Statement by Laurie Shestack Phipps, Adviser for Economic and Social Affairs, at a Session of the UN General Assembly's Third Committee on Advancement of Women

Laurie Shestack Phipps
Adviser for Economic and Social Affairs 
U.S. Mission to the United Nations 
New York, NY
October 10, 2011


Thank you, Mr. Chairman.

We are pleased that the Third Committee is devoting its attention to this important agenda item on the advancement of women, and we thank Executive Director Bachelet for her informative and insightful report. We send heartfelt congratulations to Liberian President Ellen Johnson Sirleaf, Yemeni activist Tawakkul Karman, and Liberian peace activist Leymah Roberta Gbowee for the prestigious honor of sharing this year’s Nobel Peace Prize. As Secretary Clinton said last week, “They are shining examples of the difference that women can make and the progress they can help achieve when given the opportunity to make decisions about the future of their societies and countries.” We also express our sadness at the recent passing of Professor Wangari Maathai, the first African woman to win the Nobel Peace Prize, and we celebrate her life and accomplishments.

The United States has made the empowerment of women and girls a guiding principle both at home and abroad, and we continue to incorporate women’s empowerment into all aspects of our foreign policy and international development assistance. Today I would like to focus on two areas in which women’s empowerment has become increasingly critical: the need to ensure women’s full political participation, especially during times of transition; and the issue of women’s equal right to nationality.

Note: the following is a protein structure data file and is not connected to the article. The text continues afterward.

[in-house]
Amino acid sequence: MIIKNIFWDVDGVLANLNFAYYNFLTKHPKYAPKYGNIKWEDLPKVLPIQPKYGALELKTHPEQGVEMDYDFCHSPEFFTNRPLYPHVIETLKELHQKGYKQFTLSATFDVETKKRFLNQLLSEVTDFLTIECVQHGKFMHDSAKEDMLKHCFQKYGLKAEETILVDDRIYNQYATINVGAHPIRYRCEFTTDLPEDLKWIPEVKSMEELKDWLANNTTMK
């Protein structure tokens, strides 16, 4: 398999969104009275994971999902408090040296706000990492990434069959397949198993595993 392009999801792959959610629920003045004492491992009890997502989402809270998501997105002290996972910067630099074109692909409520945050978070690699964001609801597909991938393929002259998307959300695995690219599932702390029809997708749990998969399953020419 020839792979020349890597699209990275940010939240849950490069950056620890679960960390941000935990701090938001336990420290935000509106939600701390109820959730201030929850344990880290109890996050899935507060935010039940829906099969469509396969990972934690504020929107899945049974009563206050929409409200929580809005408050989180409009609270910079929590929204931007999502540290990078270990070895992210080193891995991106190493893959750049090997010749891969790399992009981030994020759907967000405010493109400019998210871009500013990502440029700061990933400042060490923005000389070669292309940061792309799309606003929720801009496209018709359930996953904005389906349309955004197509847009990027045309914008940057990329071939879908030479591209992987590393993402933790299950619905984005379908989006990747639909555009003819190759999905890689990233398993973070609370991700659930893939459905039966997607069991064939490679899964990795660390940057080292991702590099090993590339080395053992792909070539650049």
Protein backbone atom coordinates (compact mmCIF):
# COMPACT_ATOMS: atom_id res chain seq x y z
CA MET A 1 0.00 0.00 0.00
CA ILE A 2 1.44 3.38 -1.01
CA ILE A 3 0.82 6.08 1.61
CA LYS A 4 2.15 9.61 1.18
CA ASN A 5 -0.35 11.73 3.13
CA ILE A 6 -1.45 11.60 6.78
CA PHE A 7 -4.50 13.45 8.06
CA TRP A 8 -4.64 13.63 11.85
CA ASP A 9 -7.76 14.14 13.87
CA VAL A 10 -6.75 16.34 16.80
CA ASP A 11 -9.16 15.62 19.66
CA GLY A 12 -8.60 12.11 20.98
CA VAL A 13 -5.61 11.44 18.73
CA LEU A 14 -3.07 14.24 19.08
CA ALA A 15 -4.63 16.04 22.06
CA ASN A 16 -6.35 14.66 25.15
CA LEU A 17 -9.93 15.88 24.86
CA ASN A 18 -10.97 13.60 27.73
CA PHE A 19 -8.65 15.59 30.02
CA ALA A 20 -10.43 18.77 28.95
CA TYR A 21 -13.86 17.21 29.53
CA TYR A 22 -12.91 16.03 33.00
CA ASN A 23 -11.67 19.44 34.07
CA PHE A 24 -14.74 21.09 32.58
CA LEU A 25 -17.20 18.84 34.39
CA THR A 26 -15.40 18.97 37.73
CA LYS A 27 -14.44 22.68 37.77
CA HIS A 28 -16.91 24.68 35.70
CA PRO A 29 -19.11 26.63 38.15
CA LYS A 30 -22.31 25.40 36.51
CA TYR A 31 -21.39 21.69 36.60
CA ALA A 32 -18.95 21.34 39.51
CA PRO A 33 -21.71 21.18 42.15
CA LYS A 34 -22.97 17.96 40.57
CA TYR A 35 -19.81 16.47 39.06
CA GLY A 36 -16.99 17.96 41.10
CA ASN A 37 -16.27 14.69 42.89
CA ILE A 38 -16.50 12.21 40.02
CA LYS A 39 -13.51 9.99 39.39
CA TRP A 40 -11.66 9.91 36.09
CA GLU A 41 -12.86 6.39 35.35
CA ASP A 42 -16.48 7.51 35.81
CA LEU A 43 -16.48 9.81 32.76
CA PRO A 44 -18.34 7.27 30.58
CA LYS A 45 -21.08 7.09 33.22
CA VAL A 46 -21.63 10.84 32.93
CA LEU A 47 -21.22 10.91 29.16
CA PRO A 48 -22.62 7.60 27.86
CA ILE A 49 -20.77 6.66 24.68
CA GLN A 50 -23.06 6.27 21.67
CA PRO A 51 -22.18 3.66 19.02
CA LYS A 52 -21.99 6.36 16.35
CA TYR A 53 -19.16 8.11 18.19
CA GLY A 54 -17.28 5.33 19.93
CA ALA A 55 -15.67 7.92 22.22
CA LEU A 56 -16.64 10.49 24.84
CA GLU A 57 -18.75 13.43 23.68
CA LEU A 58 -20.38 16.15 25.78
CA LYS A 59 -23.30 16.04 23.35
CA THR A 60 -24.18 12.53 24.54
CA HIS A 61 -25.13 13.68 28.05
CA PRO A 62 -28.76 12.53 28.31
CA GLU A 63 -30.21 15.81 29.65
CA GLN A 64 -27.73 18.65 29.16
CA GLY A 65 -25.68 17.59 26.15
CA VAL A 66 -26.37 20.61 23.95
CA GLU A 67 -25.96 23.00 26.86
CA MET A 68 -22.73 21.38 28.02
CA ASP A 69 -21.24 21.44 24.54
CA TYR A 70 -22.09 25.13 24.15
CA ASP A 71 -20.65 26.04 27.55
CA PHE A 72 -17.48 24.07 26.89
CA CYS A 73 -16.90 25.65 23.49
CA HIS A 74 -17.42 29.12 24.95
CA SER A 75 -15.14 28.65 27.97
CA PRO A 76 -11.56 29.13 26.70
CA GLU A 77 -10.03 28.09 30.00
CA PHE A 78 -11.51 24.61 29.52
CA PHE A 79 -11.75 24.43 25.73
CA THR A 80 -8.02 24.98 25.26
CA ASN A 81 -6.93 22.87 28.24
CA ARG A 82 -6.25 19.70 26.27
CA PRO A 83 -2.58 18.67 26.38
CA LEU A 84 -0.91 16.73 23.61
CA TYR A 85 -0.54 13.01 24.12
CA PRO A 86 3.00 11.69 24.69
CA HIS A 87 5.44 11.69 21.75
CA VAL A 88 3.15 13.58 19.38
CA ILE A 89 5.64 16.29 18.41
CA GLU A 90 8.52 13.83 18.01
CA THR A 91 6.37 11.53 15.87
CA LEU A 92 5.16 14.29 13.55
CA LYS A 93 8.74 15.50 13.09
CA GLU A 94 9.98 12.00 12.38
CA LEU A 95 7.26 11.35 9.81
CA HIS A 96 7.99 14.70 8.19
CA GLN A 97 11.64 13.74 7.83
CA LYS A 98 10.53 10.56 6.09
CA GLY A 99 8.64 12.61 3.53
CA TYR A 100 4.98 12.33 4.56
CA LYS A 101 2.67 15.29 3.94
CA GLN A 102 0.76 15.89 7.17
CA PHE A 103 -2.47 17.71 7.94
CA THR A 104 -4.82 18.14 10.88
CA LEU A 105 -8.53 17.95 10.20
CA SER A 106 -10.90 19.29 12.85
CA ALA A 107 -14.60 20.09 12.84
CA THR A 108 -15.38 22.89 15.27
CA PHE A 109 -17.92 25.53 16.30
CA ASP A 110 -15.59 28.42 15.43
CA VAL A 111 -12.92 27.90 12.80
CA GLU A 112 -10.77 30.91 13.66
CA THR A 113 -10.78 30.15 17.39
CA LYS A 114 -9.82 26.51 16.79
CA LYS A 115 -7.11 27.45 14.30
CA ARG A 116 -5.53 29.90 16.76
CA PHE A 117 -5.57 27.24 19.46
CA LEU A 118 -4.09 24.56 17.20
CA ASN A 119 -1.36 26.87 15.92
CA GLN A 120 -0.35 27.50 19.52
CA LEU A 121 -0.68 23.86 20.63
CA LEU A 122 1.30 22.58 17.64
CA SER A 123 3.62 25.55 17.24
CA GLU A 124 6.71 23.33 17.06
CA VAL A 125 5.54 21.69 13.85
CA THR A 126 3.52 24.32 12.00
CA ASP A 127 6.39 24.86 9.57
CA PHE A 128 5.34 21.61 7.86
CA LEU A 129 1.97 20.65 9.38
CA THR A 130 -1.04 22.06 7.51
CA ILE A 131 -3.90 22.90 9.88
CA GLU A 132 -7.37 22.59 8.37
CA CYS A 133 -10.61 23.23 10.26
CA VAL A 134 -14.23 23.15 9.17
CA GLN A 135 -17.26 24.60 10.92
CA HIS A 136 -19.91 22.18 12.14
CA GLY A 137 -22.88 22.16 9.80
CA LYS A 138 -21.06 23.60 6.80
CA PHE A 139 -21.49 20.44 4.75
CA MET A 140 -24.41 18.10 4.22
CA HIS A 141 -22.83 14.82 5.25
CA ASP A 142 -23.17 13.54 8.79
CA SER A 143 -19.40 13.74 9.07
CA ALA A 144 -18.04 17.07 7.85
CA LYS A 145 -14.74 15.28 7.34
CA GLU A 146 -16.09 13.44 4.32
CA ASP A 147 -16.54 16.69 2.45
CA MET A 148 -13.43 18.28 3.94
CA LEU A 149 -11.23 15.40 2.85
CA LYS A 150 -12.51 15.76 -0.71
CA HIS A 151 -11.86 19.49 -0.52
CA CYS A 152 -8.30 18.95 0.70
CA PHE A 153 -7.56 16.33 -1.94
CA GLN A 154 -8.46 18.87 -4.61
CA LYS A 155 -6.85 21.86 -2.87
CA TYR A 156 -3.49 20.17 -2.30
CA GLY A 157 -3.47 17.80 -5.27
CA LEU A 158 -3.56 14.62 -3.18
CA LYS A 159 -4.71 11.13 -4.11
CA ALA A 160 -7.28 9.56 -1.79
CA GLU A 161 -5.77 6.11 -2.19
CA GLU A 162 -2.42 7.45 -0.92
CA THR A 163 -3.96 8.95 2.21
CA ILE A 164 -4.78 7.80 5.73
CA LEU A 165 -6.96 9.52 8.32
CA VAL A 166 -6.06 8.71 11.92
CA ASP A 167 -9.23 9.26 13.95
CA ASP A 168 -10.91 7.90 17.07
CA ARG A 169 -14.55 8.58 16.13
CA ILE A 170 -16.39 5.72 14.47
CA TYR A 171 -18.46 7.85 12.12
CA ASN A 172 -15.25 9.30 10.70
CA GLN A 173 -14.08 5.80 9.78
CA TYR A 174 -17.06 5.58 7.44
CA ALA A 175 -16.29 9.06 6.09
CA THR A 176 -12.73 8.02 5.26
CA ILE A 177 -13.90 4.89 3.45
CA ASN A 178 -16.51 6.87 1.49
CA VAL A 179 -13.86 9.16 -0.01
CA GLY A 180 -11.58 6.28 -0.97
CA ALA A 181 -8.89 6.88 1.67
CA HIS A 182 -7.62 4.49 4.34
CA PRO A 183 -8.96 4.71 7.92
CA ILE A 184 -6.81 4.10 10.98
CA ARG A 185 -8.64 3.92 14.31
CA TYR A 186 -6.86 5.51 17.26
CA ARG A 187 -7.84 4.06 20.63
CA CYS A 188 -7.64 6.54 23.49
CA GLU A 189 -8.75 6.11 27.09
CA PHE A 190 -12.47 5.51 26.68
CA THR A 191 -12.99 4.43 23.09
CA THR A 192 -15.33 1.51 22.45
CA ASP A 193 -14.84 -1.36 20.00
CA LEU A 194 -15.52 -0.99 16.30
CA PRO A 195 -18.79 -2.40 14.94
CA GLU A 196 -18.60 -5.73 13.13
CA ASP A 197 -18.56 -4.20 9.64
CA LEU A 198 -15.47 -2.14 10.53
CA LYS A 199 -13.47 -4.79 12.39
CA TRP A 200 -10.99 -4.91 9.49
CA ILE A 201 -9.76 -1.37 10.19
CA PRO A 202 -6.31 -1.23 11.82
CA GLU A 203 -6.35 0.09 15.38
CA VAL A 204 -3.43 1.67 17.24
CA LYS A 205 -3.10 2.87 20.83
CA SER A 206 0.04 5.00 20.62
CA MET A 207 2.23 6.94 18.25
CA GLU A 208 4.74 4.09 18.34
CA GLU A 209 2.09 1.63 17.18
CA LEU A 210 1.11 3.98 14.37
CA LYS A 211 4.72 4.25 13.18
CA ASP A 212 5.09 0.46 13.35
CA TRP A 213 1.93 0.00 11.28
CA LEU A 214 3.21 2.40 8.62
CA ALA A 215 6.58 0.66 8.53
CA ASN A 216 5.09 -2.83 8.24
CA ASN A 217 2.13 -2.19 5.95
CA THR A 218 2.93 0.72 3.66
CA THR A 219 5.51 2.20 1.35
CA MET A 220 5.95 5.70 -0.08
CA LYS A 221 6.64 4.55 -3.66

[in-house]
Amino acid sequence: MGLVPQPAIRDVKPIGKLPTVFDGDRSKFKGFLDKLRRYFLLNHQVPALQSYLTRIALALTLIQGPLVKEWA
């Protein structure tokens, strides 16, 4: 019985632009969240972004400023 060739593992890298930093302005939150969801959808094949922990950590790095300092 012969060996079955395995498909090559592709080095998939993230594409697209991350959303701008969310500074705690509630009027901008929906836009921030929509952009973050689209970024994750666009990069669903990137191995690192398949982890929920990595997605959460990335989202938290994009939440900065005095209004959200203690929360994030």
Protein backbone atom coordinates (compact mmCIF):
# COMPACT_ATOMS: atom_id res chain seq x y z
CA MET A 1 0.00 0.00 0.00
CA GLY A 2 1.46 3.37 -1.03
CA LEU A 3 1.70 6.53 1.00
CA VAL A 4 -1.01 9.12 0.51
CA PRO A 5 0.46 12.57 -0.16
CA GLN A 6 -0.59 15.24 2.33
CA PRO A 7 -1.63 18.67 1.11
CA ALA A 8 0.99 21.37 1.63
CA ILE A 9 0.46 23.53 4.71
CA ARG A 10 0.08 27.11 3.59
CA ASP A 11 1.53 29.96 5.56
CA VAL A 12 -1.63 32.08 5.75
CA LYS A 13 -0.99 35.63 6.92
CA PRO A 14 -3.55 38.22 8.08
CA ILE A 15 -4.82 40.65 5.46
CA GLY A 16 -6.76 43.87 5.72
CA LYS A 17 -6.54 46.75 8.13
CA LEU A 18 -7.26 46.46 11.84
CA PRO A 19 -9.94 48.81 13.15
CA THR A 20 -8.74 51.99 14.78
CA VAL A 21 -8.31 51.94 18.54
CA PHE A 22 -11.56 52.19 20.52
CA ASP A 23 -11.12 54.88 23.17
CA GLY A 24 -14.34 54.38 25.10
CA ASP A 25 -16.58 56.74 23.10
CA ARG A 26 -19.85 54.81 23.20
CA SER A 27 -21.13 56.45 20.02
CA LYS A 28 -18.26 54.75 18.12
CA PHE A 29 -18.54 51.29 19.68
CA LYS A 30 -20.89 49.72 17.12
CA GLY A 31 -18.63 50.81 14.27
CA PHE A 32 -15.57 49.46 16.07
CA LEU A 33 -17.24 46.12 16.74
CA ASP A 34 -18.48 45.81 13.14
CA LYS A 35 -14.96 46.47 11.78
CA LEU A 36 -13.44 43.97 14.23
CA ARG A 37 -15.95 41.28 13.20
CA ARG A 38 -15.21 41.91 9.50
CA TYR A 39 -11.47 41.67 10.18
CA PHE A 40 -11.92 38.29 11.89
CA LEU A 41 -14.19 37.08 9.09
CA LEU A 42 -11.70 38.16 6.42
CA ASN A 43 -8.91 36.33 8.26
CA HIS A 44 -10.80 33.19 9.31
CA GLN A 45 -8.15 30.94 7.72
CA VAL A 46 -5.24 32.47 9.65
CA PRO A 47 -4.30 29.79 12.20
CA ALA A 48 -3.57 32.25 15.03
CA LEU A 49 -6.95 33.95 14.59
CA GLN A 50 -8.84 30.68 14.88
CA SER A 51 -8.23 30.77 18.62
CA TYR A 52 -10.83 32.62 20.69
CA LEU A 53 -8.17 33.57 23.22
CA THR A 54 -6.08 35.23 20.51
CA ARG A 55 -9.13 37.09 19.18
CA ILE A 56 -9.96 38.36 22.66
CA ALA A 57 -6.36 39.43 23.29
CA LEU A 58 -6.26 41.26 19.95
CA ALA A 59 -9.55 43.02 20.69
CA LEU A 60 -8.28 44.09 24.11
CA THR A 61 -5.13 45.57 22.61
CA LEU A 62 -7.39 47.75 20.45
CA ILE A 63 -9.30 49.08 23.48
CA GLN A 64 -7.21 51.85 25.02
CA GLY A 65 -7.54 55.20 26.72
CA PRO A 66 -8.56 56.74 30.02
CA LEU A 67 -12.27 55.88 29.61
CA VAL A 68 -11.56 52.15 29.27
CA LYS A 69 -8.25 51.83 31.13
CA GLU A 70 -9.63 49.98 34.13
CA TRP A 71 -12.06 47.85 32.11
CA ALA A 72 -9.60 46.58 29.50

While we celebrate the 2011 Nobel Peace Prize winners and their achievements, we need to remember that across the globe, women’s voices in political decision-making are still muted. Discriminatory laws and practices persist. If women cannot be equal partners in the political process, especially in times of transformation, nothing less than the development, economic prosperity, and stability of their nations is put at risk.

Recently, in the Middle East and North Africa, women often risked their lives to lead street protests and call for an end to repression. But after pressing for democracy, some of the same women now face exclusion from key political negotiations.

In this context, we commend the UN’s work to highlight the costs of excluding women from the political process. UN Women did just this in the high-level event on “Women’s Political Participation” that it hosted on the margins of the General Assembly’s general debate last month. At that successful event, Secretary of State Clinton, alongside leaders from UN Women, UNDP, and a diverse group of countries, spoke out about the need to ensure women’s involvement in all aspects of political processes and decision-making. They also signed a Joint Statement on advancing women’s political participation, which President Obama highlighted in his address to the General Assembly last month. As President Obama said, “no country can realize its potential if half its population cannot reach theirs.” President Obama challenged all states, including our own, to announce next year the steps they are taking to break down the economic and political barriers facing women and girls.